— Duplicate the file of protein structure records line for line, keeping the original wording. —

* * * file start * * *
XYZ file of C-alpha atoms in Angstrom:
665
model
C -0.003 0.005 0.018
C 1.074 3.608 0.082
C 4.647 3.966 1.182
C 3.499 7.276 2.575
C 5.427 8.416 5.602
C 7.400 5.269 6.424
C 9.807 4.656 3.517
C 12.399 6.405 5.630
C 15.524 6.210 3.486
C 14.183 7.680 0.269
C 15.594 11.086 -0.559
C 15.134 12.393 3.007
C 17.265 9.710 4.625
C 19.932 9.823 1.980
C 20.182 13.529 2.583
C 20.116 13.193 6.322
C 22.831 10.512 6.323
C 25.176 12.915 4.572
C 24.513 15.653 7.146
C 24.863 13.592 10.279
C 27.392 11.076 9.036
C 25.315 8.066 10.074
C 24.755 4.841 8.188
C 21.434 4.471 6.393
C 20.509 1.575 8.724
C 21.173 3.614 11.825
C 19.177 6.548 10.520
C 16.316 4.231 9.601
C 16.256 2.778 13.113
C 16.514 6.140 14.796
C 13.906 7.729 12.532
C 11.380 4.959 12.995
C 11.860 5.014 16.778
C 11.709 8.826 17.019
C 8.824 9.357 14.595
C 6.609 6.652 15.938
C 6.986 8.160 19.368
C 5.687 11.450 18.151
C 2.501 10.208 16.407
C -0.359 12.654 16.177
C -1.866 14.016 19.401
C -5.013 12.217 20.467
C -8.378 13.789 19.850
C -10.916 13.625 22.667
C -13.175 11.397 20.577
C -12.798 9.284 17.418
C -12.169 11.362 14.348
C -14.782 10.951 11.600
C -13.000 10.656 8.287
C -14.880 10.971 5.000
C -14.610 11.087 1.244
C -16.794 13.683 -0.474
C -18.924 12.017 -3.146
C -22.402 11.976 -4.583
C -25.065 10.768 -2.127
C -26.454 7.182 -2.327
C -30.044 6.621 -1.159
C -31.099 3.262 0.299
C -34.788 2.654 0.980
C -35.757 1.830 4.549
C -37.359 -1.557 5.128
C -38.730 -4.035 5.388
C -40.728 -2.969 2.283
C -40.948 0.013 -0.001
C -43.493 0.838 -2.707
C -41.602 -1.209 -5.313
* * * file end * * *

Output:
XYZ file of C-alpha atoms in Angstrom:
665
model
C -0.003 0.005 0.018
C 1.074 3.608 0.082
C 4.647 3.966 1.182
C 3.499 7.276 2.575
C 5.427 8.416 5.602
C 7.400 5.269 6.424
C 9.807 4.656 3.517
C 12.399 6.405 5.630
C 15.524 6.210 3.486
C 14.183 7.680 0.269
C 15.594 11.086 -0.559
C 15.134 12.393 3.007
C 17.265 9.710 4.625
C 19.932 9.823 1.980
C 20.182 13.529 2.583
C 20.116 13.193 6.322
C 22.831 10.512 6.323
C 25.176 12.915 4.572
C 24.513 15.653 7.146
C 24.863 13.592 10.279
C 27.392 11.076 9.036
C 25.315 8.066 10.074
C 24.755 4.841 8.188
C 21.434 4.471 6.393
C 20.509 1.575 8.724
C 21.173 3.614 11.825
C 19.177 6.548 10.520
C 16.316 4.231 9.601
C 16.256 2.778 13.113
C 16.514 6.140 14.796
C 13.906 7.729 12.532
C 11.380 4.959 12.995
C 11.860 5.014 16.778
C 11.709 8.826 17.019
C 8.824 9.357 14.595
C 6.609 6.652 15.938
C 6.986 8.160 19.368
C 5.687 11.450 18.151
C 2.501 10.208 16.407
C -0.359 12.654 16.177
C -1.866 14.016 19.401
C -5.013 12.217 20.467
C -8.378 13.789 19.850
C -10.916 13.625 22.667
C -13.175 11.397 20.577
C -12.798 9.284 17.418
C -12.169 11.362 14.348
C -14.782 10.951 11.600
C -13.000 10.656 8.287
C -14.880 10.971 5.000
C -14.610 11.087 1.244
C -16.794 13.683 -0.474
C -18.924 12.017 -3.146
C -22.402 11.976 -4.583
C -25.065 10.768 -2.127
C -26.454 7.182 -2.327
C -30.044 6.621 -1.159
C -31.099 3.262 0.299
C -34.788 2.654 0.980
C -35.757 1.830 4.549
C -37.359 -1.557 5.128
C -38.730 -4.035 5.388
C -40.728 -2.969 2.283
C -40.948 0.013 -0.001
C -43.493 0.838 -2.707
C -41.602 -1.209 -5.313